Barbara Fister over at Inside Higher Ed quoted this NY Times piece on her blog Library Babel Fish. I decided to read the whole article ("College for a New Age") before I read Fister's take, so I could write my own take. The part that librarians took issue with was this:
“You don’t need libraries and research infrastructure and football teams and this insane race for status,” he says. “If you only have to pay for the things that you actually need, education doesn’t cost $60,000 a year.”So what to make of this? Well first of all I have to agree with Mr. Carey about a lot of what he is supposed to be saying in his book. College is way expensive, and something's gotta give. I expect that the college library was not even his main target in the book. The quote might have been chosen by the journalist writing the piece because talking about getting rid of libraries gets people upset, and therefore talking about the article.
"Only pay for things you actually need," he says. Unfortunately, at least in the article Carey does not elaborate on what he thinks you need to complete your education. Call me biased, but I think that you do need a library to succeed in college.
The library as a place is often derided as a collection of dusty old books. Fair enough, it is hard to keep the average library dusted; books create dust. Books also have been for centuries the primary record format for the accumulated knowledge of Western Civilization, and the place where you can go to get access to that knowledge. It is a continual frustration to me that the urban legend endures that says 'everything is on the internet, and it's all free". No, no it isn't.
Most current scholarship is publicized in ways that do not include dumping on the Web for anybody to read. The Open Access movement is changing that, but right now, if you want current research and scholarly writing, you have to pay for it yourself, or get access through some organization that has paid for it and will allow you to look too. In other words, a library.
|As it was in 1890, so it is in 2015|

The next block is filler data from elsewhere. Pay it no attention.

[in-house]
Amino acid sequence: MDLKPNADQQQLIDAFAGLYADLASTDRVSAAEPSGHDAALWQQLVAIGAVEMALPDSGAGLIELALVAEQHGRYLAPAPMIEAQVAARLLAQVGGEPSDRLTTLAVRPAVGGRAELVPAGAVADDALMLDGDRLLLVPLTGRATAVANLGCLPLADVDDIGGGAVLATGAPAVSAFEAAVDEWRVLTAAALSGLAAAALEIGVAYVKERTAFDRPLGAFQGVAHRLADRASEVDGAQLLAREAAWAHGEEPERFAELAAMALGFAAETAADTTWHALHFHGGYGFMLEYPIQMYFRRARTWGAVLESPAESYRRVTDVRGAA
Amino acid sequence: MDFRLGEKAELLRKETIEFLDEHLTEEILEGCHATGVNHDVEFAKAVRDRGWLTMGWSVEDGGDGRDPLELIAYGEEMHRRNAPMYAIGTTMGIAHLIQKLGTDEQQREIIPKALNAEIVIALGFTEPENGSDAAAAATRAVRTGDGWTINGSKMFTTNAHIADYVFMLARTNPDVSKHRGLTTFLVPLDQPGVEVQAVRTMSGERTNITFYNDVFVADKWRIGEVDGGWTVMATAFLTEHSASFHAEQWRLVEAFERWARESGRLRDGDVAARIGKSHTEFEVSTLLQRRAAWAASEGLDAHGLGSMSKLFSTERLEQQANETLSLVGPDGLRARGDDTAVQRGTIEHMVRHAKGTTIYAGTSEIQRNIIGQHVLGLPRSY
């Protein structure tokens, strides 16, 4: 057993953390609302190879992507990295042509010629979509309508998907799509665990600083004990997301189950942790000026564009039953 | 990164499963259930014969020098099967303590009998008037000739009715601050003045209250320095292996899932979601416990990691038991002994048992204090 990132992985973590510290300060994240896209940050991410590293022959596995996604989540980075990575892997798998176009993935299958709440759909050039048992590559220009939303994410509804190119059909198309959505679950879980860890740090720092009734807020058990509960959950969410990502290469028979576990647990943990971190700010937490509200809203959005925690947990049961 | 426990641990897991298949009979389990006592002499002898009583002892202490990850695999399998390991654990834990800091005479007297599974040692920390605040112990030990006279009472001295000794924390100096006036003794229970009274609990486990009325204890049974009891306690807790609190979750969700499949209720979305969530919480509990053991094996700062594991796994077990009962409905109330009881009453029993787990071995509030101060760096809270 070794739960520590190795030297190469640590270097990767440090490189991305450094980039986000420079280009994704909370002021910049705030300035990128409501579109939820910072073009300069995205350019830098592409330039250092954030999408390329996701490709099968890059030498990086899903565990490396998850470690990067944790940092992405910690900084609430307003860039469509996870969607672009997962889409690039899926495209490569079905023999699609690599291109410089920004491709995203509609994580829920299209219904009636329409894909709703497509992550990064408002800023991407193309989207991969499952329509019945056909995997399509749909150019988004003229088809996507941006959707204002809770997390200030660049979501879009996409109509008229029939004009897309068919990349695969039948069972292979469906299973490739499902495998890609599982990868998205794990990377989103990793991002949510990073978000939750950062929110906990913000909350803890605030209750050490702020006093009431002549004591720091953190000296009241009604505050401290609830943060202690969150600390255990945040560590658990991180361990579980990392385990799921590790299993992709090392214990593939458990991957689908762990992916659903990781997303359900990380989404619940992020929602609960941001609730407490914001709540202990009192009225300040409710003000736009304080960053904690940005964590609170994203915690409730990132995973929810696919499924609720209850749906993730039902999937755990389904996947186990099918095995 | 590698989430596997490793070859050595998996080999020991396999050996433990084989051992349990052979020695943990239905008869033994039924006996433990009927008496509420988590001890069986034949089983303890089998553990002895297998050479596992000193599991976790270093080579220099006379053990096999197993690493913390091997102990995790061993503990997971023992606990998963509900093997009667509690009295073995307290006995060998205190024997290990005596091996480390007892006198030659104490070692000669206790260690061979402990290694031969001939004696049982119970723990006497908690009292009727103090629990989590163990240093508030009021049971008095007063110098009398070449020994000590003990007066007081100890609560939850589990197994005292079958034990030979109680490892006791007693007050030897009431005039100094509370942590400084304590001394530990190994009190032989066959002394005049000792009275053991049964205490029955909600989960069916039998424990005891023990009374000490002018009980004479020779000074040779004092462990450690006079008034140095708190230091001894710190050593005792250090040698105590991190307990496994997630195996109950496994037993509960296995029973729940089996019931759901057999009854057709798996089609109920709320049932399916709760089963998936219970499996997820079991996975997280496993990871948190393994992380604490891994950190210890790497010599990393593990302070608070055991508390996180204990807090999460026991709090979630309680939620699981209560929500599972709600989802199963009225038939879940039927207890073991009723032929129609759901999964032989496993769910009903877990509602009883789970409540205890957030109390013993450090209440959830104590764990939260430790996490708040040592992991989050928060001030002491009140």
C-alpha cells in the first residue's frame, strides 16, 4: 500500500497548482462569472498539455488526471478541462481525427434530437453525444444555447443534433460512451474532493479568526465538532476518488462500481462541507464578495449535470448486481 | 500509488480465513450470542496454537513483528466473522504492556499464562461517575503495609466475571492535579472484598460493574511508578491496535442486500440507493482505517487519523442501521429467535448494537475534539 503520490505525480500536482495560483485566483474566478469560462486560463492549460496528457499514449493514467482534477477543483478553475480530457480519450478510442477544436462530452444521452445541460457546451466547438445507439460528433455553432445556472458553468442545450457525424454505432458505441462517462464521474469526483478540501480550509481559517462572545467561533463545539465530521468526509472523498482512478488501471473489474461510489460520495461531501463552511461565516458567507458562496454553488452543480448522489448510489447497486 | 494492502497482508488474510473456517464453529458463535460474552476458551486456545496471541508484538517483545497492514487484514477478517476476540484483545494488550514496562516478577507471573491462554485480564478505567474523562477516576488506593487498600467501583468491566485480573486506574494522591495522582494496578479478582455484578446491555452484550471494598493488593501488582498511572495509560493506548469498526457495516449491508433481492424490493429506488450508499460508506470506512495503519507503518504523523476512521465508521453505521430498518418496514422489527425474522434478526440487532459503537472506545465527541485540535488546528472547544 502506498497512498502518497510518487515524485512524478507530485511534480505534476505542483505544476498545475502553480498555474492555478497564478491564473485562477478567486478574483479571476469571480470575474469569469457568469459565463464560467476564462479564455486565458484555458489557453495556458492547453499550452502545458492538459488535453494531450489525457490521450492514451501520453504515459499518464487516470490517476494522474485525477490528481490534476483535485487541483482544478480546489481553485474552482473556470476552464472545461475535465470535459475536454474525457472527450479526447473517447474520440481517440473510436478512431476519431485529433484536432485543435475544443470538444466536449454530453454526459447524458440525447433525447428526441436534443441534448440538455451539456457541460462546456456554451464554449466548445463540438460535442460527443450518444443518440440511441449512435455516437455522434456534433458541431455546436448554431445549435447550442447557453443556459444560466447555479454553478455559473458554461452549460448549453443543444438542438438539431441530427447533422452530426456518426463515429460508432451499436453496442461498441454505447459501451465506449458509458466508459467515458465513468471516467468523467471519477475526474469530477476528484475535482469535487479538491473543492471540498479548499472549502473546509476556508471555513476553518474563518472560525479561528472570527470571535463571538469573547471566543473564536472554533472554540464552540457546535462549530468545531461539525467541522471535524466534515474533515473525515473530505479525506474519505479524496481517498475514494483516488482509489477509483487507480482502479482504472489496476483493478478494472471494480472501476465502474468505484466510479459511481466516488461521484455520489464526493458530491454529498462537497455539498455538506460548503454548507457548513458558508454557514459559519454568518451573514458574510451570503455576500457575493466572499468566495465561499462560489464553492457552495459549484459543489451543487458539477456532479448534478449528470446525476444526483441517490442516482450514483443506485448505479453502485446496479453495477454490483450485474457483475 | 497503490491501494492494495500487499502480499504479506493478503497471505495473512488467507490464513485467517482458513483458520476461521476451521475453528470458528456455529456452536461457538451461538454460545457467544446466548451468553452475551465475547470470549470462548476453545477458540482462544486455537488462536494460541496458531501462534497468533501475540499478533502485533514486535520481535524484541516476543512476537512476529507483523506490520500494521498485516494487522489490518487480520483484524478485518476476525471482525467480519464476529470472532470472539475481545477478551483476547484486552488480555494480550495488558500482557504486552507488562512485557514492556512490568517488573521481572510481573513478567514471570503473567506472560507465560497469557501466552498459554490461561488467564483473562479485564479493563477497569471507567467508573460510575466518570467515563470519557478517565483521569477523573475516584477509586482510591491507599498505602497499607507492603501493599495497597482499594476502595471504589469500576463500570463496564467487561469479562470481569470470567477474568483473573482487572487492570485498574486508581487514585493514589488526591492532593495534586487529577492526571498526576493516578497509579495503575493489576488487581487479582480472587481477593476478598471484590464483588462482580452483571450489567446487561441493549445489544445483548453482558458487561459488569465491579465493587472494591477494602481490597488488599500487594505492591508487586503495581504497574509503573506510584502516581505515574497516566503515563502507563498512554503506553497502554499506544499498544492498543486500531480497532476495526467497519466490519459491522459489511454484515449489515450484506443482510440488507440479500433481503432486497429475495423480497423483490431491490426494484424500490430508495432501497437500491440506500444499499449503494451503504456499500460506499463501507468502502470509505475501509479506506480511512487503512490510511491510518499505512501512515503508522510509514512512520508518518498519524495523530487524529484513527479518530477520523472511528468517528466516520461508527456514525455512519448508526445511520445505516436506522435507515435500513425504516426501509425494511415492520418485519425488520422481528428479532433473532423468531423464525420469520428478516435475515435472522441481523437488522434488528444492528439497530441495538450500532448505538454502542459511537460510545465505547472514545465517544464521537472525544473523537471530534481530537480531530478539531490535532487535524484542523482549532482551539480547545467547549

Oscar Wilde said in An Ideal Husband that "information is the modern commodity". If you want to be educated today, you need access to information. Libraries have it, and we take some of the hassle out of finding it. We'll even help you find it, or find it for you.
A few other pointsNot all colleges are focused on 'research'. Lots of schools still focus on teaching and the liberal arts. My school self-describes as a teaching university. The big research schools are a small proportion of all the colleges/universities in the United States.
The article says that Carey explored online learning as an alternative to the traditional classroom model. Good for him. He is reported as saying his online class was a better experience than if he had sat in a classroom with the professor (who teaches at MIT). Well, that's nice, but it is pure speculation. He hasn't taken a residential class with this professor, so he has nothing upon which to build his comparison. Oh, and by the way, I work with professors who teach online classes as well as residential, and they want their students to use the library. How else are their students going to get the current scholarship?
|They get it here. Of course.|
I agree we do not need any more big, fancy football teams and stadiums. They are supposed to be money-makers, but that's not what college is about.
It is probably true that in the future there will be other venues for certification and credentials that employers will accept. But you have to get the business world, which is also encumbered by cultural habit, to change its employment practices (like the resume, a bureaucratic dinosaur) before that can happen. And that's outside the world of higher education. We'll change more readily when the business world says they want it.
There, that's my two bits. Now I'm going to go read Fister's take on it. Read it here, then tell me what you think about it.